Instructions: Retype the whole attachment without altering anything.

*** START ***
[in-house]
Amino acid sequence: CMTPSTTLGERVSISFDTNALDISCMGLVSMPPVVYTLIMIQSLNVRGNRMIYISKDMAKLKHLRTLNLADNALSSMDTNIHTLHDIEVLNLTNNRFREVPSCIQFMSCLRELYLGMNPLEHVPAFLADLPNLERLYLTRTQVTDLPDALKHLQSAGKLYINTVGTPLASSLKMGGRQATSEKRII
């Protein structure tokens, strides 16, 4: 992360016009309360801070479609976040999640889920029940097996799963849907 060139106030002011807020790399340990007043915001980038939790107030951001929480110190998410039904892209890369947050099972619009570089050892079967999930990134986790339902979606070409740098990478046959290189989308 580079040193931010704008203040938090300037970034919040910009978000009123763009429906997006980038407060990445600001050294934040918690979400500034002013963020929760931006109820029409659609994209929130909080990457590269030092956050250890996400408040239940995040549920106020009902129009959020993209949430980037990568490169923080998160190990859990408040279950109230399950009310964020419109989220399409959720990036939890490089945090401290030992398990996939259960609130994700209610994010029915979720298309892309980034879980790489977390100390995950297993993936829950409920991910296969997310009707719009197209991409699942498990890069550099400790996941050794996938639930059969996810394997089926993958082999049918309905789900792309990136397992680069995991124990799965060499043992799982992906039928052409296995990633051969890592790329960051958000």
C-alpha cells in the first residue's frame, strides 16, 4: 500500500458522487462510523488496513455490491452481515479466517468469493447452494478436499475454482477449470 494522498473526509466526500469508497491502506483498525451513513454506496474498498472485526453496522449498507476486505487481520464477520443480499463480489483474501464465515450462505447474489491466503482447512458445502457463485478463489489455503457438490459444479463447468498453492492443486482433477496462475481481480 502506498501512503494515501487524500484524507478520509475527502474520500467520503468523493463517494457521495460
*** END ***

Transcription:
[in-house]
Amino acid sequence: CMTPSTTLGERVSISFDTNALDISCMGLVSMPPVVYTLIMIQSLNVRGNRMIYISKDMAKLKHLRTLNLADNALSSMDTNIHTLHDIEVLNLTNNRFREVPSCIQFMSCLRELYLGMNPLEHVPAFLADLPNLERLYLTRTQVTDLPDALKHLQSAGKLYINTVGTPLASSLKMGGRQATSEKRII
């Protein structure tokens, strides 16, 4: 992360016009309360801070479609976040999640889920029940097996799963849907 060139106030002011807020790399340990007043915001980038939790107030951001929480110190998410039904892209890369947050099972619009570089050892079967999930990134986790339902979606070409740098990478046959290189989308 580079040193931010704008203040938090300037970034919040910009978000009123763009429906997006980038407060990445600001050294934040918690979400500034002013963020929760931006109820029409659609994209929130909080990457590269030092956050250890996400408040239940995040549920106020009902129009959020993209949430980037990568490169923080998160190990859990408040279950109230399950009310964020419109989220399409959720990036939890490089945090401290030992398990996939259960609130994700209610994010029915979720298309892309980034879980790489977390100390995950297993993936829950409920991910296969997310009707719009197209991409699942498990890069550099400790996941050794996938639930059969996810394997089926993958082999049918309905789900792309990136397992680069995991124990799965060499043992799982992906039928052409296995990633051969890592790329960051958000």
C-alpha cells in the first residue's frame, strides 16, 4: 500500500458522487462510523488496513455490491452481515479466517468469493447452494478436499475454482477449470 494522498473526509466526500469508497491502506483498525451513513454506496474498498472485526453496522449498507476486505487481520464477520443480499463480489483474501464465515450462505447474489491466503482447512458445502457463485478463489489455503457438490459444479463447468498453492492443486482433477496462475481481480 502506498501512503494515501487524500484524507478520509475527502474520500467520503468523493463517494457521495460